Dating a gibson banjo when to have dating ultrasound

And FDH are famously the only OEM reseller that still had Gibson on all of their Gibson made Guitars!

As well as FDH, Gibson did make some Recording King, Studio King, Carlsen Robinson and other brands for Montgomery Ward, some Washburn and Fascinator brand instruments for Tonk Bros; plus many other small distributors The only OEM Ukuleles that are known to exist though are some SS Stewart ones they made between 19 for Buegeleisen & Jacobson, and whilst they did make OEM Banjos for other there are no records of them making OEM Banjoleles for anyone.

And while on the topic of famous historic names Gibson currently own, there is also Dobro (now used by Epiphone) and Slingerland, (still owned but not currently used), but as they are not being used for any Ukulele branding currently, though they were before Gibson took them over, both of these get their own entries too.

Kramer and Steinberg are two other well known Guitar brands that Gibson own but neither of these have produced any Ukuleles.

Since then there have been some custom shop Ukuleles made, certainly in the 90's, and I guess it would still be an option now if you were willing to pay enough.

Unlike Martin, Gibson did produce a number of Banjoleles over the years, starting in 1924 before they made Ukuleles with the "trapdoor" range.

Gibson Ukuleles come in either Soprano or Tenor scale, (I've never seen a Concert Gibson) and are usually mahogany, (there were a very few spruce top examples made).

They also produced a few special models over the years like the Poinsettia with flowers painted all over the body and a pearloid fretboard or the Florentine with scenes of Venice(!? In 1937 the range was cut back so only the single soundhole ring versions were made but sometime during the 40’s the fretboard length was increased to 13 frets on Sopranos.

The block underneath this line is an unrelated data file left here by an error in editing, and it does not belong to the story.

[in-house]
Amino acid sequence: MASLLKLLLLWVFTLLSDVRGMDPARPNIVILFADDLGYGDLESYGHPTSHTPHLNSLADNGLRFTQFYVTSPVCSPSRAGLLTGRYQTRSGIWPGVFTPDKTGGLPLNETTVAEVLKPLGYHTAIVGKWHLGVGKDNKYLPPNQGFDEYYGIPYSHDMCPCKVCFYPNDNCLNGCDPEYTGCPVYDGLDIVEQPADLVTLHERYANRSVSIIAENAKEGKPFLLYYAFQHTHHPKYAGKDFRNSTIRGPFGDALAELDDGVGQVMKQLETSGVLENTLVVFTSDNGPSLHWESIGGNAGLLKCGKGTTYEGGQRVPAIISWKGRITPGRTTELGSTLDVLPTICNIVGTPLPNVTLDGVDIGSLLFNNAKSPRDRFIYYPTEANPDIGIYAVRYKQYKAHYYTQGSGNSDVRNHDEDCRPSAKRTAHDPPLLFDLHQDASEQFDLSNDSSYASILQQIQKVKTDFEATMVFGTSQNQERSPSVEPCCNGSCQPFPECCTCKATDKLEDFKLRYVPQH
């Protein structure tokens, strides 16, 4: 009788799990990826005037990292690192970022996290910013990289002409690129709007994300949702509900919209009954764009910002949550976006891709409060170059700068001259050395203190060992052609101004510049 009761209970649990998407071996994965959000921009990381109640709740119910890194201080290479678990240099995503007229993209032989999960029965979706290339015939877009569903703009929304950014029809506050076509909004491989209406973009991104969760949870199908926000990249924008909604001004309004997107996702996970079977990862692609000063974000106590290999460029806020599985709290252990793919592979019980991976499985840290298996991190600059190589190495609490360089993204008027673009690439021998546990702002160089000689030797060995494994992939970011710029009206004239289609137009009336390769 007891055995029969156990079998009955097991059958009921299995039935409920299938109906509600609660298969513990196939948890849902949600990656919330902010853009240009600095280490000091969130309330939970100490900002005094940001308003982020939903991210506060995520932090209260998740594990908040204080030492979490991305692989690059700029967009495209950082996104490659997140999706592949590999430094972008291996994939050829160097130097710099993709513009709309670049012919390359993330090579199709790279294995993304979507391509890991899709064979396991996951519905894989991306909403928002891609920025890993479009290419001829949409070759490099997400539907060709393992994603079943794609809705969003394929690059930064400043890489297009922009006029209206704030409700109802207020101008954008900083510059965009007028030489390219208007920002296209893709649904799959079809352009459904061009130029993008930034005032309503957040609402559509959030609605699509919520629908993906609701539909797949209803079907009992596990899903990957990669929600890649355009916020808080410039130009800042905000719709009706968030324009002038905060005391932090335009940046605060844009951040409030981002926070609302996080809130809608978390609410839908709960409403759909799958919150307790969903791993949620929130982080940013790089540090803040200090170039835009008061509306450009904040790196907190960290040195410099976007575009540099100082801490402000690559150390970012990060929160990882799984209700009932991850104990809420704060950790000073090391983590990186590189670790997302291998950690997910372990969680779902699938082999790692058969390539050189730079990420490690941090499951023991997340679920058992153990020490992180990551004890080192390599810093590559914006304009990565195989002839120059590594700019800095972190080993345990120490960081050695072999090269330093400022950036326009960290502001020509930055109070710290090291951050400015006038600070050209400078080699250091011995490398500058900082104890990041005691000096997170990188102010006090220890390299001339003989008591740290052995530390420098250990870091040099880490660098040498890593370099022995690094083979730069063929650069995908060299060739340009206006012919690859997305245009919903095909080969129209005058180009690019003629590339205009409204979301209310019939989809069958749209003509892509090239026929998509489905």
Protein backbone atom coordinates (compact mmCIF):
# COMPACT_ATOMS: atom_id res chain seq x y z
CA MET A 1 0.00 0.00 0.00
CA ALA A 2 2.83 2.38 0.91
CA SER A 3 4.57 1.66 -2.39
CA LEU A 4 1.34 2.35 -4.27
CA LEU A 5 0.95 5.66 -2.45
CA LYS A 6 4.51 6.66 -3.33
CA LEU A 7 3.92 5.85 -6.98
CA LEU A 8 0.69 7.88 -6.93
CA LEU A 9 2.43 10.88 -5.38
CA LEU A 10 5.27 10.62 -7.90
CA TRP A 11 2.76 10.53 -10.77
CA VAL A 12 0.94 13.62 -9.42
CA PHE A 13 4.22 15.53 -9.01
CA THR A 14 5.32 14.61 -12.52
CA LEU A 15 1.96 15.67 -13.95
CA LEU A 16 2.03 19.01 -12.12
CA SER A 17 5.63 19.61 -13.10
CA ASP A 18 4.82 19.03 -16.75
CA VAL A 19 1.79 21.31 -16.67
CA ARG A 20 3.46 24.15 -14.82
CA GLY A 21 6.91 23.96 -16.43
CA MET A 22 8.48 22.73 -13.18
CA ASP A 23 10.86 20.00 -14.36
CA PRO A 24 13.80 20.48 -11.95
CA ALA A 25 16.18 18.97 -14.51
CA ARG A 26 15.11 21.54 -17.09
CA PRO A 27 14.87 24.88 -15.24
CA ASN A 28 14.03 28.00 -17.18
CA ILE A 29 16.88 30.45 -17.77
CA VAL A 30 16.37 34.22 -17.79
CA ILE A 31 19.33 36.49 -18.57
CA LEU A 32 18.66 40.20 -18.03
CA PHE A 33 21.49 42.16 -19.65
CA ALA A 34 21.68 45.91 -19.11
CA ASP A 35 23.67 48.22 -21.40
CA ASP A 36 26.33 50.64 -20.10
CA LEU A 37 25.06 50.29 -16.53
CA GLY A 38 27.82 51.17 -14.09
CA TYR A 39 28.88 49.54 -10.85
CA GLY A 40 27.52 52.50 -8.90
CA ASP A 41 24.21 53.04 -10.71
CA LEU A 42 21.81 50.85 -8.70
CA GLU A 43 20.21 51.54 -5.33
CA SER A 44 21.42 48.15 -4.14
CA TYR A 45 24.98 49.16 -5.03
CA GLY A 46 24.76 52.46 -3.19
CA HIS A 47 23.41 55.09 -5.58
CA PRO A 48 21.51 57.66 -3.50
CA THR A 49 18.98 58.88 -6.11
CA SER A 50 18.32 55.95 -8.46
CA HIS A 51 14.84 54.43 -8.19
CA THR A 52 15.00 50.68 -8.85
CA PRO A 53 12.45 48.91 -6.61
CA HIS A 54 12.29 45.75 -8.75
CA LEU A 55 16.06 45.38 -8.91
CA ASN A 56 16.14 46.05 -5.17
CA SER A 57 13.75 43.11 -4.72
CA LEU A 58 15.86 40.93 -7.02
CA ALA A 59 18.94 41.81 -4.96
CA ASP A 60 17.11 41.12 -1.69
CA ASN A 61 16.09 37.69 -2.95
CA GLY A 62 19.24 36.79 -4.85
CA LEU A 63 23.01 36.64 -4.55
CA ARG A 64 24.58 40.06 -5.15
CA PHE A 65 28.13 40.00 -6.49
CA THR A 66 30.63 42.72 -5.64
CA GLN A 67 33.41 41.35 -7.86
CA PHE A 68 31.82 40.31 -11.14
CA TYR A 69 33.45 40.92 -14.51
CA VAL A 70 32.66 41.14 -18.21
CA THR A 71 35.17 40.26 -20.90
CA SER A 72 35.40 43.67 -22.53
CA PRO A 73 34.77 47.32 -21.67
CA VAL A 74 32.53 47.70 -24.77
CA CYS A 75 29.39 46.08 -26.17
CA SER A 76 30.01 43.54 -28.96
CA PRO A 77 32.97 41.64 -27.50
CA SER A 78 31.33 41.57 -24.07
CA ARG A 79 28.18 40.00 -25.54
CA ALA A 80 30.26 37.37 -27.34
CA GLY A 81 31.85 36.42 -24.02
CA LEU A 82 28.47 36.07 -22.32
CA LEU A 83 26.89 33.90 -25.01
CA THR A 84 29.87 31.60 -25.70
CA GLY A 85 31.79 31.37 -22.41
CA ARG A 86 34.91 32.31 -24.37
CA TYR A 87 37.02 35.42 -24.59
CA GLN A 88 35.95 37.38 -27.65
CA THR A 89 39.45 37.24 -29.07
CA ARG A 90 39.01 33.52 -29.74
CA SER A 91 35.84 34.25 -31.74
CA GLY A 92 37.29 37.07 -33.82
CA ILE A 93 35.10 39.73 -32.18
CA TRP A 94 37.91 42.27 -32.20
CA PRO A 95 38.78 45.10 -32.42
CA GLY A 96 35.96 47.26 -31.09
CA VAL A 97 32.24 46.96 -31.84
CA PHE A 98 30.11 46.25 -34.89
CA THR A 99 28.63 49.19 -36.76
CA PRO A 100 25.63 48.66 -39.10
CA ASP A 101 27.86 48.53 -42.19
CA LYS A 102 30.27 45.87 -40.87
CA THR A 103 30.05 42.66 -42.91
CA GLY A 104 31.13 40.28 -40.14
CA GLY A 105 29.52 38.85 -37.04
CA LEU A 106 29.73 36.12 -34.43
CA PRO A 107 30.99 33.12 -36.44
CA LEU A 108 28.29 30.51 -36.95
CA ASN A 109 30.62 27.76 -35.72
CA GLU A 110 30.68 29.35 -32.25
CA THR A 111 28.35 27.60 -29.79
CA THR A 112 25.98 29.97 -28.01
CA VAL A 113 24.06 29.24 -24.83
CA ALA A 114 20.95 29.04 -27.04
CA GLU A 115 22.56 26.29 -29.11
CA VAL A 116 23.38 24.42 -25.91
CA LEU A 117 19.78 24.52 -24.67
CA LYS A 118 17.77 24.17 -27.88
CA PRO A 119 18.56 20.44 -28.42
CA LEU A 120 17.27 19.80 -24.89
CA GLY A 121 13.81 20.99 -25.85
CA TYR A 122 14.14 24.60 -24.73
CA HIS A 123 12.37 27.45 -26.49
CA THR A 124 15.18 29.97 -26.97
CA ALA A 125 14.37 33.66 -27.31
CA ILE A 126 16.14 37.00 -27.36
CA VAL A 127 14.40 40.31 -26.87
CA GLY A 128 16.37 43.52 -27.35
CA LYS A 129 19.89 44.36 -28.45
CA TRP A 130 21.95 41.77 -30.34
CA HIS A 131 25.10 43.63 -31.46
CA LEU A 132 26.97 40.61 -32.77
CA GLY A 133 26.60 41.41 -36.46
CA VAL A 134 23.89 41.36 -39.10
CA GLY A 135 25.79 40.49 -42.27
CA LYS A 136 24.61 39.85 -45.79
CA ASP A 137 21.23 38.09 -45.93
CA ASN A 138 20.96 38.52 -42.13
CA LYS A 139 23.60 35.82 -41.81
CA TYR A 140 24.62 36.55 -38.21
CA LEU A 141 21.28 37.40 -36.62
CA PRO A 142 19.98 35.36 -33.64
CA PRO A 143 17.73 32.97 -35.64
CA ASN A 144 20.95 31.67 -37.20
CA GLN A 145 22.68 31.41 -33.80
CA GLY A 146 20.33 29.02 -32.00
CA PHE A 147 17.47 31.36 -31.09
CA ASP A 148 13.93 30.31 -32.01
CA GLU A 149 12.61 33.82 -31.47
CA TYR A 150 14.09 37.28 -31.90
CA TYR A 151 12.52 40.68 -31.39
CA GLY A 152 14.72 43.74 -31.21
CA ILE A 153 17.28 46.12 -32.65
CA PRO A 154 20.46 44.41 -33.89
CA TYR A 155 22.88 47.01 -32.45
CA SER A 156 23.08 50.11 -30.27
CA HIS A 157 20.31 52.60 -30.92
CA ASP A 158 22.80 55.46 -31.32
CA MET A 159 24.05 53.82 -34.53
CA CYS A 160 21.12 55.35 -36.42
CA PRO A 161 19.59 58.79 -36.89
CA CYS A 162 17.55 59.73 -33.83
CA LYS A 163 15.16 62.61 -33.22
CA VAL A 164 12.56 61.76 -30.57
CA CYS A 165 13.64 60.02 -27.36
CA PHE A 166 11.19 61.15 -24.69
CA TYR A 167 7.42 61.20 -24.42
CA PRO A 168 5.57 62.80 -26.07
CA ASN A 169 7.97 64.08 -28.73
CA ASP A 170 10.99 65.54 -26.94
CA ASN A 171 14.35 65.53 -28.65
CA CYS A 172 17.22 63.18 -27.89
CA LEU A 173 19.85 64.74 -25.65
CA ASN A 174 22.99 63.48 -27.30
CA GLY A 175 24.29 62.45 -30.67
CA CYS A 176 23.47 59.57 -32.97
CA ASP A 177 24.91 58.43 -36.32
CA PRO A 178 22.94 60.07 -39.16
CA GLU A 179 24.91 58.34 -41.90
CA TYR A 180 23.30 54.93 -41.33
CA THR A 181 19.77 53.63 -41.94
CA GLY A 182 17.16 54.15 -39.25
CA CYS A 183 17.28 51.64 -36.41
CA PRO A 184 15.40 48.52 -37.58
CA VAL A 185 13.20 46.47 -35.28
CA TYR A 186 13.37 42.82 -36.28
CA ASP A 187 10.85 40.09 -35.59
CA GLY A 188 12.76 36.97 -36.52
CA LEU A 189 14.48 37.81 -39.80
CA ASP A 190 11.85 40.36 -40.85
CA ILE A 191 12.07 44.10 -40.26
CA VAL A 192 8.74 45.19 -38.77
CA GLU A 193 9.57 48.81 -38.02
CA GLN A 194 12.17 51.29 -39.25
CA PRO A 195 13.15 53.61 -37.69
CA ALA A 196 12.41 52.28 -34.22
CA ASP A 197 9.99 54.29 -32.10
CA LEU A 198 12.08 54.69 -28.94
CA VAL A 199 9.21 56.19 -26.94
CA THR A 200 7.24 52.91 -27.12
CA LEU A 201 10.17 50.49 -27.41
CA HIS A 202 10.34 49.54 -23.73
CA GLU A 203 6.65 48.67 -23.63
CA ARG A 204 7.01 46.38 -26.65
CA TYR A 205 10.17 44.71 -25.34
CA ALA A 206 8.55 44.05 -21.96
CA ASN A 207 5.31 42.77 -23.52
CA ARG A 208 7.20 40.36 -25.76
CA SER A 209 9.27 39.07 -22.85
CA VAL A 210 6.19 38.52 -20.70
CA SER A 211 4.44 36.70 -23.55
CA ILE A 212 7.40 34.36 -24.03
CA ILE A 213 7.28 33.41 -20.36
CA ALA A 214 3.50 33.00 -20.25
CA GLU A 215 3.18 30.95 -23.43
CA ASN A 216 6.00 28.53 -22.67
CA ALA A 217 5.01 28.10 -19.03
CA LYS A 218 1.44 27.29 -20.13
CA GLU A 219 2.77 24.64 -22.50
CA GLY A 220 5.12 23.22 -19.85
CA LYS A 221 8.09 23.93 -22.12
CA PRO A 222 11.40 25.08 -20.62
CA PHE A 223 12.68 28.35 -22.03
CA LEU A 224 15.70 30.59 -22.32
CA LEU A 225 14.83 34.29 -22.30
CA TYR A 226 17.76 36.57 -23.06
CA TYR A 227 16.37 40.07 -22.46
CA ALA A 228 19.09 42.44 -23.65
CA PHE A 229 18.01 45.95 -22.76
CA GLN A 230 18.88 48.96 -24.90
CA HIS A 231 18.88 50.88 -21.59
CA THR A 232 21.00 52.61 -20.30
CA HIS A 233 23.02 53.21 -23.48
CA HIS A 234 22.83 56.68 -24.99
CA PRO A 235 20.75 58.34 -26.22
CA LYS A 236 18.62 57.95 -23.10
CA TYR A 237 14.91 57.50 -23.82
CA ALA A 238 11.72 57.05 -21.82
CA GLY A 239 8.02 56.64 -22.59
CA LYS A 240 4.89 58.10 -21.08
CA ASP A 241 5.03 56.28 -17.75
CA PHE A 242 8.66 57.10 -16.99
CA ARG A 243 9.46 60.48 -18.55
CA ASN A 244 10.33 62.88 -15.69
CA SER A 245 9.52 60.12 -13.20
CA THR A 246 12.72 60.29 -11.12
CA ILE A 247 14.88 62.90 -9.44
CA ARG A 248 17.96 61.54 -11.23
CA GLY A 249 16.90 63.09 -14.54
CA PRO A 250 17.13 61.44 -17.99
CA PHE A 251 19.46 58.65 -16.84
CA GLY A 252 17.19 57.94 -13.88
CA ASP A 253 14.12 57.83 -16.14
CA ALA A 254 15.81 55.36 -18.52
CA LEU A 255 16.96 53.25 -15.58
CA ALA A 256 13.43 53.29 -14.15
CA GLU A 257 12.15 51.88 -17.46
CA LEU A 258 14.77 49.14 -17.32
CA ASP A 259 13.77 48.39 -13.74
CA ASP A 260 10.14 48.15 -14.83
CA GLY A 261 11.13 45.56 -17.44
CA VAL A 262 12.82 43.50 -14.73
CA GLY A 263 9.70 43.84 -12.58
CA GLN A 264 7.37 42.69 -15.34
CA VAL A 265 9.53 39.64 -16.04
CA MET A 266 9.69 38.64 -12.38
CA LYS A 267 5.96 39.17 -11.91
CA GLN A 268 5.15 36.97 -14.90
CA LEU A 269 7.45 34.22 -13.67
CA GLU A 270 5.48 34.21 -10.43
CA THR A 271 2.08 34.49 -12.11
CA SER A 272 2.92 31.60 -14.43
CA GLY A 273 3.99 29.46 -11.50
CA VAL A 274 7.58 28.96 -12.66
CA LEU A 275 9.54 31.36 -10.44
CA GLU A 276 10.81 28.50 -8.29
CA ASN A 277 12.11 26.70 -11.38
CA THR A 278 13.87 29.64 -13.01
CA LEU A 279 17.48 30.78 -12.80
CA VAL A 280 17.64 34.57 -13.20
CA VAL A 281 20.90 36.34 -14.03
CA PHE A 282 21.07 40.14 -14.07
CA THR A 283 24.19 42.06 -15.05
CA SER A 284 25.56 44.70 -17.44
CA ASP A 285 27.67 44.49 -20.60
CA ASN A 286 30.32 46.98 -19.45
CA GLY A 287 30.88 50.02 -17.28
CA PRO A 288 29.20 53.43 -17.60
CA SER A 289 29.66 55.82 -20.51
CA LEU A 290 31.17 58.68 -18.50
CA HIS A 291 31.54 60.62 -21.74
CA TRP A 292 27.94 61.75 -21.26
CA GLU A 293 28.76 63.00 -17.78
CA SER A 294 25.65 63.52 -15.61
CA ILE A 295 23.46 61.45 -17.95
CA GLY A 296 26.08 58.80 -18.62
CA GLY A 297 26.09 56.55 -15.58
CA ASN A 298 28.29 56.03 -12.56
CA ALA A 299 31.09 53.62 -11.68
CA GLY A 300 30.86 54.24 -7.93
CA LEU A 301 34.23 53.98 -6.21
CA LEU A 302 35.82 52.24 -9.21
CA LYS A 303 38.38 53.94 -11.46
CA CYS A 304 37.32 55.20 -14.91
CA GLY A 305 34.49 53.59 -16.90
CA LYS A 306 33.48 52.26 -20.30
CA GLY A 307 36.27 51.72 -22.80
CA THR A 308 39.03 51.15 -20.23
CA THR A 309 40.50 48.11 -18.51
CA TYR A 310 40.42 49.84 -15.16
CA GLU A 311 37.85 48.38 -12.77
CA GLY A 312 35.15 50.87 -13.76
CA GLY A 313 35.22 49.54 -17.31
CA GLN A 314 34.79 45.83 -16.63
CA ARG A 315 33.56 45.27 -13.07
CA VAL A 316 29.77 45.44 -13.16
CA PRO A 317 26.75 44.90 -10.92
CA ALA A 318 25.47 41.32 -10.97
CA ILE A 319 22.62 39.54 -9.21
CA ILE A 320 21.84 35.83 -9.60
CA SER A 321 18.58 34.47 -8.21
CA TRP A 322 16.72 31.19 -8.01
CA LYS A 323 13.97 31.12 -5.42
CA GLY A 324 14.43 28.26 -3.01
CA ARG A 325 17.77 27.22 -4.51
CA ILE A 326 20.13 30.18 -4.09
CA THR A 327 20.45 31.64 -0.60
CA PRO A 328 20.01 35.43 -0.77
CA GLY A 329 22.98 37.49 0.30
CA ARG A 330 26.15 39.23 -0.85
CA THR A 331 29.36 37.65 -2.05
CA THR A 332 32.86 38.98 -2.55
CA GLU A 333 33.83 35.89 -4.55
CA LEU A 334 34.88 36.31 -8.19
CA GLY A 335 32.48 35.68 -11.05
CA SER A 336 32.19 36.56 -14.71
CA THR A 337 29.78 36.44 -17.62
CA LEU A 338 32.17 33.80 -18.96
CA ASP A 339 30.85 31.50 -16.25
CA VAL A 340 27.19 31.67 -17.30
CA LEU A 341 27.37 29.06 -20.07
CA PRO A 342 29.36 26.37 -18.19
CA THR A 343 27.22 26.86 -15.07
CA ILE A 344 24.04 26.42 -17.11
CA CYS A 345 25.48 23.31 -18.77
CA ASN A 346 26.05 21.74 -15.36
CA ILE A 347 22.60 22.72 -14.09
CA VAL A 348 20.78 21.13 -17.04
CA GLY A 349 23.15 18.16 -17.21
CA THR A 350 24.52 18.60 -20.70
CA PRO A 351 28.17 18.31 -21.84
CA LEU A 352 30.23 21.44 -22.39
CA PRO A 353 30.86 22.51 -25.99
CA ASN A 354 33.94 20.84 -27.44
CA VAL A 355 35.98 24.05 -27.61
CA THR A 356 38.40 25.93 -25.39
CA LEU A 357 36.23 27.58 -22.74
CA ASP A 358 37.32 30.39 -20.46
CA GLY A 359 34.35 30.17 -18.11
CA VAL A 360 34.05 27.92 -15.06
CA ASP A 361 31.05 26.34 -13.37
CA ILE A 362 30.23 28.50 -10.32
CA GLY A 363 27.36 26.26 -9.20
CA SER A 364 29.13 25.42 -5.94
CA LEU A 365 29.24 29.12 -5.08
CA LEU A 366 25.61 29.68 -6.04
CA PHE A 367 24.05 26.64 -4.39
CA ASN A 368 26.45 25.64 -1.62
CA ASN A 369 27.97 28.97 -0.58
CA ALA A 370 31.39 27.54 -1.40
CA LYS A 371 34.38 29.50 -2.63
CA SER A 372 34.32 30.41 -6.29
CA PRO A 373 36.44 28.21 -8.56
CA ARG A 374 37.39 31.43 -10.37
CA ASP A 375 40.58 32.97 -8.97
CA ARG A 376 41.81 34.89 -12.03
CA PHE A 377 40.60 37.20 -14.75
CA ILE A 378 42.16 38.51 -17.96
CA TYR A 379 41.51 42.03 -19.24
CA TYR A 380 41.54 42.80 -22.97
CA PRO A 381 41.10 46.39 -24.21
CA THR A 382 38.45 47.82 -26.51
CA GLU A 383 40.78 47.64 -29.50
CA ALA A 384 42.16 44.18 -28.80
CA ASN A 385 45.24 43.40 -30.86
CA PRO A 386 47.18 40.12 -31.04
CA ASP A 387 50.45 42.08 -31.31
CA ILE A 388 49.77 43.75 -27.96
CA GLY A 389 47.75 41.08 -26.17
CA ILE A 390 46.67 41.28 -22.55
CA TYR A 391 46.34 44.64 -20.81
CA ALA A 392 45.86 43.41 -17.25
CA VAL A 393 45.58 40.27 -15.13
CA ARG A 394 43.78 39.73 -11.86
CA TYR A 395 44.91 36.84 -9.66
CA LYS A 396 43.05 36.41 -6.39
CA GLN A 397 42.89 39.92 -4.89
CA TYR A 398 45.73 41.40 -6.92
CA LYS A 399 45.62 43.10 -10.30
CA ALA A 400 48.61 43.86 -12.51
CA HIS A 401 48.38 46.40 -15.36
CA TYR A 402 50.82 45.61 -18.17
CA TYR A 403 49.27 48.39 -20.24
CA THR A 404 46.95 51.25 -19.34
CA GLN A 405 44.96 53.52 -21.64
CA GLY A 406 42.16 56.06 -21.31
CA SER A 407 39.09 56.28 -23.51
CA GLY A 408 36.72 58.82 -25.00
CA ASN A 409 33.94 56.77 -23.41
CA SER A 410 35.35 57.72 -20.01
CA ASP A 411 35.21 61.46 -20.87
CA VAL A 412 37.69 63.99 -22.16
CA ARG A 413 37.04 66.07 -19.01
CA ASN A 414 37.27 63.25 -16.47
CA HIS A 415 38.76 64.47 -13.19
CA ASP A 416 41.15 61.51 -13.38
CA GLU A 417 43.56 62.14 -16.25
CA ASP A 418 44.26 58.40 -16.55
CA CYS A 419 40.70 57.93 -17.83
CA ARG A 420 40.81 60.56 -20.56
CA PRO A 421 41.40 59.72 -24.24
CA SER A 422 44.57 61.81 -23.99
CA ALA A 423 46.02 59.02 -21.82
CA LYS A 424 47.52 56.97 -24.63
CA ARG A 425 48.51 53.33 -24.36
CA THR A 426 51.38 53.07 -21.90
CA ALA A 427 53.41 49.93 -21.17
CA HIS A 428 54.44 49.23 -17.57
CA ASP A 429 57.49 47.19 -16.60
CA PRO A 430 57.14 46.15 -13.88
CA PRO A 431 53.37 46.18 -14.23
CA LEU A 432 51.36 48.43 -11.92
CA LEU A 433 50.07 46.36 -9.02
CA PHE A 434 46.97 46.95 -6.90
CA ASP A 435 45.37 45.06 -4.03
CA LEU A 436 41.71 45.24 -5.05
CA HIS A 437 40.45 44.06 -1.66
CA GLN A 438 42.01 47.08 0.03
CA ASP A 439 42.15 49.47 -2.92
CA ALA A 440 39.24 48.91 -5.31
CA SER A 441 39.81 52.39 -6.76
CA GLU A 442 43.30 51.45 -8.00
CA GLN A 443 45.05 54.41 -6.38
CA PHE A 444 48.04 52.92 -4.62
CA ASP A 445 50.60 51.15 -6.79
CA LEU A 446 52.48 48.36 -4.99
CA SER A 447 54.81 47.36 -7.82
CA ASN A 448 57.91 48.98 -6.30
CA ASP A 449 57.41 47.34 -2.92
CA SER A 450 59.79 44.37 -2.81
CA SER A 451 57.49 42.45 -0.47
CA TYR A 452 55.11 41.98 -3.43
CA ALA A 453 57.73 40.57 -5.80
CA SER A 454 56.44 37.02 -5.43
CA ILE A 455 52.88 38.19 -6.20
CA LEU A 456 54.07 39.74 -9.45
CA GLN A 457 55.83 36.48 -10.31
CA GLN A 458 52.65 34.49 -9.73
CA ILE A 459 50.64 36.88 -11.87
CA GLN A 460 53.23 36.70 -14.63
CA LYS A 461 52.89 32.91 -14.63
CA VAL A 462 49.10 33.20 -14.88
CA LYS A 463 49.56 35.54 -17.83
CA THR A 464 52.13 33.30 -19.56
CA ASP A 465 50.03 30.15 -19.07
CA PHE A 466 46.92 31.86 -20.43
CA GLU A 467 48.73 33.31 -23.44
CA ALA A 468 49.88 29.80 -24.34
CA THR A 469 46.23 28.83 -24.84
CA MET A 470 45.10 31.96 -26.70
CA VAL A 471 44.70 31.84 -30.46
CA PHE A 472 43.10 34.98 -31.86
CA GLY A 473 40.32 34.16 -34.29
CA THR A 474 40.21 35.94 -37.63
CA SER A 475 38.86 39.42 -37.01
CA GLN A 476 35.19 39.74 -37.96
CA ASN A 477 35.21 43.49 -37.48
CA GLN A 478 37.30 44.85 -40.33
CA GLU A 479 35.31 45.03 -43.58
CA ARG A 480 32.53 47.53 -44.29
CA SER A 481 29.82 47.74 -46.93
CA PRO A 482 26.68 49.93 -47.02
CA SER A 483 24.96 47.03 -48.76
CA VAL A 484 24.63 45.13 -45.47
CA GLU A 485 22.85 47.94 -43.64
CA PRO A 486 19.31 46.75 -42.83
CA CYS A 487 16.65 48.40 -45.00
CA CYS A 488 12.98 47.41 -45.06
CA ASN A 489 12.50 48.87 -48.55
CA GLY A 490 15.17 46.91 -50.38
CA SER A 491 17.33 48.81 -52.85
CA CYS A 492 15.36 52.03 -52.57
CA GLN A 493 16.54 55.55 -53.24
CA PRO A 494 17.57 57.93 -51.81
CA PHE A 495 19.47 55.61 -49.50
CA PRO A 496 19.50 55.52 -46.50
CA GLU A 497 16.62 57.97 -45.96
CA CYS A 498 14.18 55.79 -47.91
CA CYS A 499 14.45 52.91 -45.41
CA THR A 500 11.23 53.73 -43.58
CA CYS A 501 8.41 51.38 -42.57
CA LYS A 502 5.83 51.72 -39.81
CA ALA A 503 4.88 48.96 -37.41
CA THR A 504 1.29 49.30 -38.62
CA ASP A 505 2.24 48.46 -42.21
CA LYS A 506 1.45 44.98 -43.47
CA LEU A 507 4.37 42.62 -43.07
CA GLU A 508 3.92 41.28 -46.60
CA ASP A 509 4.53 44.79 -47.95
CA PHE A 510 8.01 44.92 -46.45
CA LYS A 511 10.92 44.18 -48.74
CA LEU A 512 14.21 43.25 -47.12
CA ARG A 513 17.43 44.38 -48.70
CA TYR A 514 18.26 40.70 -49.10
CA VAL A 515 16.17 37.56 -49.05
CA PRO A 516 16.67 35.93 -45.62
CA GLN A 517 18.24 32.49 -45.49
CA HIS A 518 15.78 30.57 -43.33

This design proved to be more robust that the bowl back Mandolins and was easier to mass produce so in 1898 he patented it and in 1902 incorporated his Gibson Mandolin & Guitar Co. Orville died in 1918 and Lloyd Loar became the chief luthier for the company in his place. Gibson don't currently have Ukuleles in their catalogue but from 1926 through to 1967 they made some of the worlds finest Ukuleles and Banjoleles.These had a flap in the resonator at the rear to vary the sound between open and closed back and a big body for a Banjolele as they were originally based on the Banjo Mandolin but the number of strings was reduced to 4.The neck was still narrow in Banjolin fashion and they were expensive and overcomplicated (a problem with all Gibson Banjos at the time) so in 1925 Gibson started production of the UB1, more purpose designed as a Ukulele banjo with a much smaller and simpler drum and a simple flat back resonator, (that is often lost now).This proved successful straight away so they extended the range in 1926 with the bigger UB2, 3 and 4 models (some say there was the gold plated UB5 too, but from the catalogues it is unclear whether this was supposed to be a extra model number or just the UB4 Deluxe?) The 3 and 4 also got the flanged resonators and an increasing level of decoration.

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